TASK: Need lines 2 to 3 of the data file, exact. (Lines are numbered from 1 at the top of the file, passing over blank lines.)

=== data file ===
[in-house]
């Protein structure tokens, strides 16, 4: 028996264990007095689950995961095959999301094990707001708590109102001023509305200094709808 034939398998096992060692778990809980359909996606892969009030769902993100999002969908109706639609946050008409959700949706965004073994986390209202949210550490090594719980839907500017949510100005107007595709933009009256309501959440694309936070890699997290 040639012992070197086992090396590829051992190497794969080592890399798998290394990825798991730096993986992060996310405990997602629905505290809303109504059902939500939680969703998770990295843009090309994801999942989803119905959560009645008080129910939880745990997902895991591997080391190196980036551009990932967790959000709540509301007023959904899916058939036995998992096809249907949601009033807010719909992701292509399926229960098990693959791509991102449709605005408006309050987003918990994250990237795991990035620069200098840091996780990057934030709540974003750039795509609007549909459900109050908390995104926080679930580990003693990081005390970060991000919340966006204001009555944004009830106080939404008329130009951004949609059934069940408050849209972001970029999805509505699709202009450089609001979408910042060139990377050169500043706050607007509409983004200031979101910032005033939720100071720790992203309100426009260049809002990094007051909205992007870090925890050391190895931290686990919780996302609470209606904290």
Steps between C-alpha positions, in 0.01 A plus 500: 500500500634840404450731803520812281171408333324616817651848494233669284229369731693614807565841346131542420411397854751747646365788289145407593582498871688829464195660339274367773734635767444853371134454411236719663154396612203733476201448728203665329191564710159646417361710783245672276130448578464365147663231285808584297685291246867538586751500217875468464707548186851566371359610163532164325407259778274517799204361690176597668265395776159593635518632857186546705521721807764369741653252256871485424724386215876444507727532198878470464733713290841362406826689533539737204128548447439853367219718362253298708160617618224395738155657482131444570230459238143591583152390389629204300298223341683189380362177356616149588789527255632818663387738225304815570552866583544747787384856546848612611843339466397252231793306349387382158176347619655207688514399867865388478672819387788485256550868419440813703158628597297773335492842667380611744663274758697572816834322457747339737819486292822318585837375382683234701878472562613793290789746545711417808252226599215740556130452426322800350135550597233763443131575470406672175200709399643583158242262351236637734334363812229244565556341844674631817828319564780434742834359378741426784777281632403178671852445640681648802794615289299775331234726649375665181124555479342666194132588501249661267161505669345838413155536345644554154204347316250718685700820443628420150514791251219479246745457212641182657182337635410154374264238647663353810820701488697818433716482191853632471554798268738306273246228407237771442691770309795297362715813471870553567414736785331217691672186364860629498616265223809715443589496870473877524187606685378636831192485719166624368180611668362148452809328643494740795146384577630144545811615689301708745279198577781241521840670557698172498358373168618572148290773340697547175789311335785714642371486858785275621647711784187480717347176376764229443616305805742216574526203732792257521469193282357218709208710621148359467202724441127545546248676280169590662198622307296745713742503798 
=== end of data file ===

């Protein structure tokens, strides 16, 4: 028996264990007095689950995961095959999301094990707001708590109102001023509305200094709808 034939398998096992060692778990809980359909996606892969009030769902993100999002969908109706639609946050008409959700949706965004073994986390209202949210550490090594719980839907500017949510100005107007595709933009009256309501959440694309936070890699997290 040639012992070197086992090396590829051992190497794969080592890399798998290394990825798991730096993986992060996310405990997602629905505290809303109504059902939500939680969703998770990295843009090309994801999942989803119905959560009645008080129910939880745990997902895991591997080391190196980036551009990932967790959000709540509301007023959904899916058939036995998992096809249907949601009033807010719909992701292509399926229960098990693959791509991102449709605005408006309050987003918990994250990237795991990035620069200098840091996780990057934030709540974003750039795509609007549909459900109050908390995104926080679930580990003693990081005390970060991000919340966006204001009555944004009830106080939404008329130009951004949609059934069940408050849209972001970029999805509505699709202009450089609001979408910042060139990377050169500043706050607007509409983004200031979101910032005033939720100071720790992203309100426009260049809002990094007051909205992007870090925890050391190895931290686990919780996302609470209606904290």
Steps between C-alpha positions, in 0.01 A plus 500: 500500500634840404450731803520812281171408333324616817651848494233669284229369731693614807565841346131542420411397854751747646365788289145407593582498871688829464195660339274367773734635767444853371134454411236719663154396612203733476201448728203665329191564710159646417361710783245672276130448578464365147663231285808584297685291246867538586751500217875468464707548186851566371359610163532164325407259778274517799204361690176597668265395776159593635518632857186546705521721807764369741653252256871485424724386215876444507727532198878470464733713290841362406826689533539737204128548447439853367219718362253298708160617618224395738155657482131444570230459238143591583152390389629204300298223341683189380362177356616149588789527255632818663387738225304815570552866583544747787384856546848612611843339466397252231793306349387382158176347619655207688514399867865388478672819387788485256550868419440813703158628597297773335492842667380611744663274758697572816834322457747339737819486292822318585837375382683234701878472562613793290789746545711417808252226599215740556130452426322800350135550597233763443131575470406672175200709399643583158242262351236637734334363812229244565556341844674631817828319564780434742834359378741426784777281632403178671852445640681648802794615289299775331234726649375665181124555479342666194132588501249661267161505669345838413155536345644554154204347316250718685700820443628420150514791251219479246745457212641182657182337635410154374264238647663353810820701488697818433716482191853632471554798268738306273246228407237771442691770309795297362715813471870553567414736785331217691672186364860629498616265223809715443589496870473877524187606685378636831192485719166624368180611668362148452809328643494740795146384577630144545811615689301708745279198577781241521840670557698172498358373168618572148290773340697547175789311335785714642371486858785275621647711784187480717347176376764229443616305805742216574526203732792257521469193282357218709208710621148359467202724441127545546248676280169590662198622307296745713742503798 